Casey — this article is really about kids who are food obsessed. If a parent is able to control amounts a child eats and the child doesn’t sire to eat more or have a problem, then that’s fine. But if a child is sneaking or eating out of control at parties, a parent needs to address restriction. Each child is so very different. I hear from adults who say they didn’t get many sweets growing up and now they don’t crave them. I also hear adults say they hardly got sweets and now have issues around eating them.

I don’t think parents have to choose between letting a child go crazy and restriction. There is a middle ground but each parent/family needs to decide for themselves. I appreciate the link.


Casey April 29, 2014 at 12:53 pm

I get that and think we’re all trying to avoid creating kids who are food obsessed in a marketing environment that does it’s best to do just that. Looking at it from helping kids avoid feelings of deprivation avoids the “one size fits all” view of restriction. Many parents are looking for a set answer to what’s not restrictive but also not too permissive. But what that looks like for one child will look different for another based on their feelings of deprivation. Also parents have more tools at their disposal when it comes to addressing feelings of deprivation than just addressing restriction.
You hit on this when you talked about the child’s view but I’m concerned the good recommendations from the research will be overlooked by many parents: “Stock the house with healthful foods, and then allow children access and a reasonable amount of control over what they eat. At snack time, for instance, give them a choice between an apple or orange or vegetables with different dips.”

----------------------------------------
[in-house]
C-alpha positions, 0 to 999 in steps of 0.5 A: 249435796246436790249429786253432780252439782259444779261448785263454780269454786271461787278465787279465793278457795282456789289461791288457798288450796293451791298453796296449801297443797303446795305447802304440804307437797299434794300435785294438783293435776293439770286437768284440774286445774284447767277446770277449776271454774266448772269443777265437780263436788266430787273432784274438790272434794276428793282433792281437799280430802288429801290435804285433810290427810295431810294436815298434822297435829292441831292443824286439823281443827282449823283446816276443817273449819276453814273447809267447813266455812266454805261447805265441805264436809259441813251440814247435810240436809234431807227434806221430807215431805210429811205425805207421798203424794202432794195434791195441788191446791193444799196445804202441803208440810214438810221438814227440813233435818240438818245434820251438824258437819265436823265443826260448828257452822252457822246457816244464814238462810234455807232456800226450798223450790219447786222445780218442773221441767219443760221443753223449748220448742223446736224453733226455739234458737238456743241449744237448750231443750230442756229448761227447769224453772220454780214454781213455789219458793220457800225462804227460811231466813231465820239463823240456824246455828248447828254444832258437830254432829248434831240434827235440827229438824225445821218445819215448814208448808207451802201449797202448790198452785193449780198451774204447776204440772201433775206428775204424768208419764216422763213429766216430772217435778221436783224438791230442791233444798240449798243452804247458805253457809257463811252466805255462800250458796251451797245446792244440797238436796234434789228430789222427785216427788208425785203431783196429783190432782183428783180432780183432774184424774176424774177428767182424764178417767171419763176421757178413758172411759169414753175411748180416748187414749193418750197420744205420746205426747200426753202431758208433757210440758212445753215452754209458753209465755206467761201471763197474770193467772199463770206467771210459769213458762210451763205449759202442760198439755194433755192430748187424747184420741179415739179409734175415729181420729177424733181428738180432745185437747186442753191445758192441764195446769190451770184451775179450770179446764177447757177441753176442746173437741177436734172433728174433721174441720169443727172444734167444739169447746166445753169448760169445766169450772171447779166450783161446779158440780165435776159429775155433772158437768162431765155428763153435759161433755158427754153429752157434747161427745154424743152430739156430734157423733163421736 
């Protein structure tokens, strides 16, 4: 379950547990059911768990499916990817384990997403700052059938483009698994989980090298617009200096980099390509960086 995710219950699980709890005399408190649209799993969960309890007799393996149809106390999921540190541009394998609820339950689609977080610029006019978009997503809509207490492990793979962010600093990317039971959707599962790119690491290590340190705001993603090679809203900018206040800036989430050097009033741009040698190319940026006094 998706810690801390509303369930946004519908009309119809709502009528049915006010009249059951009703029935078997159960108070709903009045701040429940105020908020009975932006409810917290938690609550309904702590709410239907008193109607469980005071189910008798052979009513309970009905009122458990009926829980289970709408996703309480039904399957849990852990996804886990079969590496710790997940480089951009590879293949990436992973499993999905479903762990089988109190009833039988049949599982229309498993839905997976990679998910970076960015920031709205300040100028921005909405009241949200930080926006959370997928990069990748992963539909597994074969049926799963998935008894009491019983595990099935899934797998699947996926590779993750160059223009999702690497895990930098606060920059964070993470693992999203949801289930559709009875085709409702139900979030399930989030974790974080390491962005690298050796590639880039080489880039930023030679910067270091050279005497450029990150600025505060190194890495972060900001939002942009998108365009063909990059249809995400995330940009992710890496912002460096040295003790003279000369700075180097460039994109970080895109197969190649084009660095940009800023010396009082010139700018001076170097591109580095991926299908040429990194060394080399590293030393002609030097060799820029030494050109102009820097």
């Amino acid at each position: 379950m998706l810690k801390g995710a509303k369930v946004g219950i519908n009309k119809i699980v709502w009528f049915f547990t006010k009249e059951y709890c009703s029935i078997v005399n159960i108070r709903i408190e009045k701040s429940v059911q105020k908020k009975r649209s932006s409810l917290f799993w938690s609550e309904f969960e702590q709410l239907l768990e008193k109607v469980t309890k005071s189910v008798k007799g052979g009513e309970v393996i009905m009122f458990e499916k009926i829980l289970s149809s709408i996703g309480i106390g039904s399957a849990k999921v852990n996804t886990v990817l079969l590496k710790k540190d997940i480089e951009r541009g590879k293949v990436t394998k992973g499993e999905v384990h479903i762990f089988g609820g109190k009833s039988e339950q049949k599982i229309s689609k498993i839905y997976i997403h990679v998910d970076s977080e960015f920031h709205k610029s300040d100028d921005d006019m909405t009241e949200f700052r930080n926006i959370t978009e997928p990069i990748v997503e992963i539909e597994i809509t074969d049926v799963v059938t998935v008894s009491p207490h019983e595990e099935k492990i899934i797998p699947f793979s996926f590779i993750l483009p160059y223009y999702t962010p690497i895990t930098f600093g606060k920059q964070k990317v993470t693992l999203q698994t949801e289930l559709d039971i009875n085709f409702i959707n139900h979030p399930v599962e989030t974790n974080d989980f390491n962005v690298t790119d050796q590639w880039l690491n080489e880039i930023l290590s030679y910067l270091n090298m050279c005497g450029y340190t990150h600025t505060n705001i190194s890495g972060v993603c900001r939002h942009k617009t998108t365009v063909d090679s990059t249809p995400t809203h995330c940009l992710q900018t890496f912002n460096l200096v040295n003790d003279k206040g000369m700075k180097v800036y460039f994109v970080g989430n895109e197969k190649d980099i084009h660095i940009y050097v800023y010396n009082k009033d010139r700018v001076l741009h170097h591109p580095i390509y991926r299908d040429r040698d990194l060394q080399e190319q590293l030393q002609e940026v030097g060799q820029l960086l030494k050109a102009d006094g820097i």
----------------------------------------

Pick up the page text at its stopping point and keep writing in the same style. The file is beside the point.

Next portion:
Those recommendations would be viewed by many parents as restrictive.


Maryann Tomovich Jacobsen, MS, RD April 29, 2014 at 1:36 pm

I think that would depend on how the child views it. Of course all parents should stock up their kitchens with healthful whole foods. But if they never provide sweets or low nutrient foods at home, and the child goes crazy eating during outings or begs for these foods, that strategy is not working. In those cases, the parent might want to consider bringing some of those foods in the house to devalue them. For instance, I always have ice cream in the freezer, some dark chocolate and tortilla chips for Mexican night. Those are our favorites. Do I offer them at every meal? No. But they are part of our balanced diet. I like that they can be in my home and my kids are fine with it. In Fearless Feeding, we help parents figure out how often to offer low nutrient foods.


Casey April 29, 2014 at 2:43 pm